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Xerox Shifts DR Campaign Into High Gear

A new direct-response campaign by Xerox to promote its Document Centre multifunction system urges prospects to shift their offices “into overdrive” and directs them to a Web site where they can sign up for an immediate callback from a sales agent.

The “Vroom” campaign, which launched last month, features print ads in major business publications including Forbes, Business Week, ComputerWorld, CIO and PC Magazine, in addition to news magazines Time and U.S. News & World Report. The campaign is aimed at “millions” of prospective buyers, mostly in the mid- to large-size business market.

Customers have long associated Xerox with copying service, said Dave Ellis, vice president of marketing at Xerox, Stamford, CT. The Vroom campaign represented an effort to show them a product that provides scanning, faxing, printing and e-mail capabilities in addition to copying.

“My philosophy is to leverage your heritage,” said Dave Ellis, vice president of marketing at Xerox, Stamford, CT.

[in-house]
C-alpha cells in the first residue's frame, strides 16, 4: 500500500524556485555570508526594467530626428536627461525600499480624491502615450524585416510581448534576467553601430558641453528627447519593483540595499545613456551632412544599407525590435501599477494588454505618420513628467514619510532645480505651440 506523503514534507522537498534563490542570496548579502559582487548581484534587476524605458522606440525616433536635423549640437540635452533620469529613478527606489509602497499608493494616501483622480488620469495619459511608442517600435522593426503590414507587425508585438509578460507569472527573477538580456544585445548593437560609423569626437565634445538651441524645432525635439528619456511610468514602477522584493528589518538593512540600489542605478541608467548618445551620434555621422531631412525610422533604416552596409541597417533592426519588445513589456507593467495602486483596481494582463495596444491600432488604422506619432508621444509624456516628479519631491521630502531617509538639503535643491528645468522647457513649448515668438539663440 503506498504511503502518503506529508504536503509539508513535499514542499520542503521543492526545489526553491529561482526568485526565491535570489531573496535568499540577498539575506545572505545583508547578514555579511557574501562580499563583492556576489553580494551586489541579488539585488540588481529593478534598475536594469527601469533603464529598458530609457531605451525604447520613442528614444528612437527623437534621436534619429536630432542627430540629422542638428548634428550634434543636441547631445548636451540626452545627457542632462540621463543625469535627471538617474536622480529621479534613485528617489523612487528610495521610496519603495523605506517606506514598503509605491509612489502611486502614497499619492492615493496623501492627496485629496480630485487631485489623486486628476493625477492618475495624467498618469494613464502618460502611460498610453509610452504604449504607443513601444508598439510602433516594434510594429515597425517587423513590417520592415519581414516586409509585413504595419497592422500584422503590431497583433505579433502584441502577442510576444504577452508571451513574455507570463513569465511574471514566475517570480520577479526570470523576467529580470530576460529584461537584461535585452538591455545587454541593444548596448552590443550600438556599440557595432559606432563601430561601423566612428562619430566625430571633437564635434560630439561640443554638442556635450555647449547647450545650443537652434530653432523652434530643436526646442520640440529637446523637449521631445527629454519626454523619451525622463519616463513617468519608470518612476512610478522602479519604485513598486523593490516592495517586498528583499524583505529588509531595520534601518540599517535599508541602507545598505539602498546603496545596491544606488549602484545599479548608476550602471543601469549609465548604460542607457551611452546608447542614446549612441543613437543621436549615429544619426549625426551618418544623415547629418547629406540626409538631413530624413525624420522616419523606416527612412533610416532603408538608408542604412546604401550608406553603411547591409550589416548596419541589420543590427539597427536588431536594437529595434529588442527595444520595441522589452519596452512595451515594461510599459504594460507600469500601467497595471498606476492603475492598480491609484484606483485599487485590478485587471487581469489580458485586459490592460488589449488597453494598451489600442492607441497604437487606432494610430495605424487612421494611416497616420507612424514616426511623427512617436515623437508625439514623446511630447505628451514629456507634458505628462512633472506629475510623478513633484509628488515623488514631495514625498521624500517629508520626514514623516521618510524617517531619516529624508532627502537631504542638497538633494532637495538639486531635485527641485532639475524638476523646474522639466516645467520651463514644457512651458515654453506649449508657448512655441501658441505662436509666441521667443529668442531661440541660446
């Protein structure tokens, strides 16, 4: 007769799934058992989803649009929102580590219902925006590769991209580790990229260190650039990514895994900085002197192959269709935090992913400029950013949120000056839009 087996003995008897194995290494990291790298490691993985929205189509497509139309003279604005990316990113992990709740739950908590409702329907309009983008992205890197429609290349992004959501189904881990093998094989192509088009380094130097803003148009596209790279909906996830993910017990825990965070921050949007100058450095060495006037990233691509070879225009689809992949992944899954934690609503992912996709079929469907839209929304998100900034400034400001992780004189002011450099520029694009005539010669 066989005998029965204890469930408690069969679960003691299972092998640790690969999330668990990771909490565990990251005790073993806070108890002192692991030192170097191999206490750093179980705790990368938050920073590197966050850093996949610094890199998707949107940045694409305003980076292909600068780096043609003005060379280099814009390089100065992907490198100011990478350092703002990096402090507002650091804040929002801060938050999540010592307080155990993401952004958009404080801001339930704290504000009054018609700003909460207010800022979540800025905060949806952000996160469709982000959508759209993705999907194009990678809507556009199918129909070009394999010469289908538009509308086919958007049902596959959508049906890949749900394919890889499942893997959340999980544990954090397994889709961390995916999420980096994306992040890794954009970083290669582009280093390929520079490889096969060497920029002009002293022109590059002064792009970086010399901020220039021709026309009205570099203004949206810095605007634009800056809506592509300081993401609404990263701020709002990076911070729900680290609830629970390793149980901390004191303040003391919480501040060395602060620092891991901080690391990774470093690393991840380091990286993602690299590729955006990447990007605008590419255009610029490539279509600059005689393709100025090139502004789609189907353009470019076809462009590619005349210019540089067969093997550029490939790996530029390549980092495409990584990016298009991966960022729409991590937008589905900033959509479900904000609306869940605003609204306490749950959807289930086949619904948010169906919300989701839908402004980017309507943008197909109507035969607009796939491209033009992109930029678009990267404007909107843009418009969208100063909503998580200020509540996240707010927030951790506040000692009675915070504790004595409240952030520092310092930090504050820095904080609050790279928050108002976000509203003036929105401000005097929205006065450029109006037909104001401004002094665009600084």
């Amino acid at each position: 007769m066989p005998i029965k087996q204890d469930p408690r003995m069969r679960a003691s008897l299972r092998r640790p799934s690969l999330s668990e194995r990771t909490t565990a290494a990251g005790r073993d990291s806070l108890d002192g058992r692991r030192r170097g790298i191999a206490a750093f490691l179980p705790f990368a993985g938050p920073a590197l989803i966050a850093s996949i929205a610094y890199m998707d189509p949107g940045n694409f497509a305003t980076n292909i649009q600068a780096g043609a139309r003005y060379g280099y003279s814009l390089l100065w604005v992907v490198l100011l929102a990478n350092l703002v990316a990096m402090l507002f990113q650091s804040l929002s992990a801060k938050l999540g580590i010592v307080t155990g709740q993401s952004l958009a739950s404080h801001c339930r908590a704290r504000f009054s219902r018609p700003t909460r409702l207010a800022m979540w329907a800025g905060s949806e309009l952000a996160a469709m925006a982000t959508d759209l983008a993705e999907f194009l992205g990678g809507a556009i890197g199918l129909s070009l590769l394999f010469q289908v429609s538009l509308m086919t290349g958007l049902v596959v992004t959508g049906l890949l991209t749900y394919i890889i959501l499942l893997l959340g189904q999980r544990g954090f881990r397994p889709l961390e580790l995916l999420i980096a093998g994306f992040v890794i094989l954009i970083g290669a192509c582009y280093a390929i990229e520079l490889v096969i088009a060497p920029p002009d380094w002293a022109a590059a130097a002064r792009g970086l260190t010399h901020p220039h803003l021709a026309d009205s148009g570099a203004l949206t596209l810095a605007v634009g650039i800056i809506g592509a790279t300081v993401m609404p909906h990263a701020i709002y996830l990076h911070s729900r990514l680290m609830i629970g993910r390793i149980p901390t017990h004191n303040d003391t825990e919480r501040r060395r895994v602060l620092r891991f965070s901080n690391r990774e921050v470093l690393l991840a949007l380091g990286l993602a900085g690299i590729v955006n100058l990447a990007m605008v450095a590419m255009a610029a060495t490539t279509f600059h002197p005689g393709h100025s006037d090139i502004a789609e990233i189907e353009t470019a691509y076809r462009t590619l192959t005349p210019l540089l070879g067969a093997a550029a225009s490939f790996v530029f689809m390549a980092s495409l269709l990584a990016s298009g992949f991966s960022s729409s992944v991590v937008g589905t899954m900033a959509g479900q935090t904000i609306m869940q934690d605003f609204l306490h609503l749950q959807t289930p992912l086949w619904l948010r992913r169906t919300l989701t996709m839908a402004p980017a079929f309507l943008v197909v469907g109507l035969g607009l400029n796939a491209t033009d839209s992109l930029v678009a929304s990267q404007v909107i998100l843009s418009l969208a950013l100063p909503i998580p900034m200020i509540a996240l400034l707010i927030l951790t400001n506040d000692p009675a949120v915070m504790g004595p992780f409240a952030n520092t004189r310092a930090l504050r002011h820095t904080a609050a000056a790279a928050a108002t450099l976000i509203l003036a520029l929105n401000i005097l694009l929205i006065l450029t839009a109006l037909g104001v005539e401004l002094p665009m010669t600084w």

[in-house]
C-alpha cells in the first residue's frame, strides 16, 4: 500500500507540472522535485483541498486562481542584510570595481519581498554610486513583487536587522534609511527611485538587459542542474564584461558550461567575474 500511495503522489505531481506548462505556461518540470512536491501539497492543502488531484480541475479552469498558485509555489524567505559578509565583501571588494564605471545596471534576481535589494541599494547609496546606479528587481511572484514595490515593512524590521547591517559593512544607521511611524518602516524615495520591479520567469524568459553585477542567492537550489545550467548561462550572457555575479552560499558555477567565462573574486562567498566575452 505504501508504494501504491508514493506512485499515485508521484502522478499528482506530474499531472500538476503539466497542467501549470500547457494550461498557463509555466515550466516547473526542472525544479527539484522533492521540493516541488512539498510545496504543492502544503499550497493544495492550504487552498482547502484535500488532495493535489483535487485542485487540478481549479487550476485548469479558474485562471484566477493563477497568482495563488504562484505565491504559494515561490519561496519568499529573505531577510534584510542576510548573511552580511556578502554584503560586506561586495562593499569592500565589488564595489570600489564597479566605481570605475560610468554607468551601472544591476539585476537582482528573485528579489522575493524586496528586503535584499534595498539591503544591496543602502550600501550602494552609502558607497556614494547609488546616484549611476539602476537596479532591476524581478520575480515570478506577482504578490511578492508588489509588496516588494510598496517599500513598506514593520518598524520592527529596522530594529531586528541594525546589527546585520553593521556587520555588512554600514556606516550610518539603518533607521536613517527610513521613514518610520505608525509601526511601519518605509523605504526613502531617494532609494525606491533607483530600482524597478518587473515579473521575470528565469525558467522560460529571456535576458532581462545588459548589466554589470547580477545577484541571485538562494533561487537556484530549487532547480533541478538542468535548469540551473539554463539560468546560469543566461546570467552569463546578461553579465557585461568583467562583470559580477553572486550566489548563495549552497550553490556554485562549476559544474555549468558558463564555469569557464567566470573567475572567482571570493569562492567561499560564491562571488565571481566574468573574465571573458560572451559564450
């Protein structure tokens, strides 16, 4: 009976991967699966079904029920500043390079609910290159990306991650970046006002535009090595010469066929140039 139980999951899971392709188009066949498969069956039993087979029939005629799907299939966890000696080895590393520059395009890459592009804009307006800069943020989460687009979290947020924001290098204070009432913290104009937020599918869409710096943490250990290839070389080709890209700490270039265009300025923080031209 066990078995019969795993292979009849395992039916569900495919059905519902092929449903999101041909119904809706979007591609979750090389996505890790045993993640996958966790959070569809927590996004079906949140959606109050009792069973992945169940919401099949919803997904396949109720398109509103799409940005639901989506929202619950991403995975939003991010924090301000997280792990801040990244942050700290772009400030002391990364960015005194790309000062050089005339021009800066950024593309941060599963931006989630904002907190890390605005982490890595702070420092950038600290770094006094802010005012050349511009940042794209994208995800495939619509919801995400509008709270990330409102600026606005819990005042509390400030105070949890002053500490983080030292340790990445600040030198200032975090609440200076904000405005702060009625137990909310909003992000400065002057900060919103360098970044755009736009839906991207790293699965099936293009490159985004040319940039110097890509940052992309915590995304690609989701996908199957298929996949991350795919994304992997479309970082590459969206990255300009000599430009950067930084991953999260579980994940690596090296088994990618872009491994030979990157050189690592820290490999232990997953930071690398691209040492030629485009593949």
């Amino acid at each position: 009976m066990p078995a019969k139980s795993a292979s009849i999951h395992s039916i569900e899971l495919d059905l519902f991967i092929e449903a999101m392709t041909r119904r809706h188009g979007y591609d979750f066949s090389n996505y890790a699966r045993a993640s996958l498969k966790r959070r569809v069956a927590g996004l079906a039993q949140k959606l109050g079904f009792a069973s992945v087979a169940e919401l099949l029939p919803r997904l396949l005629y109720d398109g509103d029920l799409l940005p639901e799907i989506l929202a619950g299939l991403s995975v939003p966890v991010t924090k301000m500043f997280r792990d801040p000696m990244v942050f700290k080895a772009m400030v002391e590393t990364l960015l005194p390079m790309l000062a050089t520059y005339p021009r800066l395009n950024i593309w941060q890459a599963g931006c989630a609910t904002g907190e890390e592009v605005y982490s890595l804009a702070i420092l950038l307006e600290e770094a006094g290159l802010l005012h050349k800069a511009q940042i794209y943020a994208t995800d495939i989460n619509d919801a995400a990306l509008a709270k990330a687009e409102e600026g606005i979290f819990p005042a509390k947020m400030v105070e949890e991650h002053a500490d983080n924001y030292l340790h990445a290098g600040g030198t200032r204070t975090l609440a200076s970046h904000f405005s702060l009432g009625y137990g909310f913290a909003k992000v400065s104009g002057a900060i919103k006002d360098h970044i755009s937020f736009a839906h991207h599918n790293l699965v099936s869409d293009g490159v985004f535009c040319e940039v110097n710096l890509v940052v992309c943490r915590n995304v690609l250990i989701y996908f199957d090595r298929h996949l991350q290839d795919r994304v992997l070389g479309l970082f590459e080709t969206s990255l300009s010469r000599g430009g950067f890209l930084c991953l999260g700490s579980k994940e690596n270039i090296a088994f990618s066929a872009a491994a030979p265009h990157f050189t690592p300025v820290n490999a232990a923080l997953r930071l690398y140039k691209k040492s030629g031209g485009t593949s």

The campaign is scheduled to run through July.

The print ad features two calls to action — a toll-free number and a Web site. Those who go to the Web site find a third call to action, an invitation to have a sales agent call them.

Prospects who provide their information, including name and telephone number, are placed in a call queue to speak to sales agents at Xerox contact centers in Irving, TX, and St. John's, Newfoundland.

An autodialer automatically rings the prospect and connects the next available agent, who is alerted to the nature of the call and informed that the call is in response to the “vroom” campaign. Callbacks are completed within 30 to 60 seconds.

“The quicker we are to respond, the better,” Ellis said. “If the customer does you the privilege of a call, this is absolutely the most immediate way to take care of their needs.”

The print ad itself features a picture of a stickshift and the word “Vroom” displayed prominently above a small picture of the product and some text. The design was one of 12 considered by Xerox.

While the ad was not test marketed, it was the product of strategic and focus-group research, Ellis said. Xerox found that one word, “vroom,” best conveyed the message that the Document Centre product provides speed advantages, and expressed the themes of the campaign.

In addition to the “Vroom” campaign, Xerox is running a separate campaign for the Document Centre product targeting small business owners with a $99 a month lease offer. DR radio ads began airing April 29 for this campaign, and direct mail and print advertising in local newspapers will be added later.

Xerox declined to disclose the amount of money it had invested in the campaign. Early results of the campaign were unavailable, according to the company.

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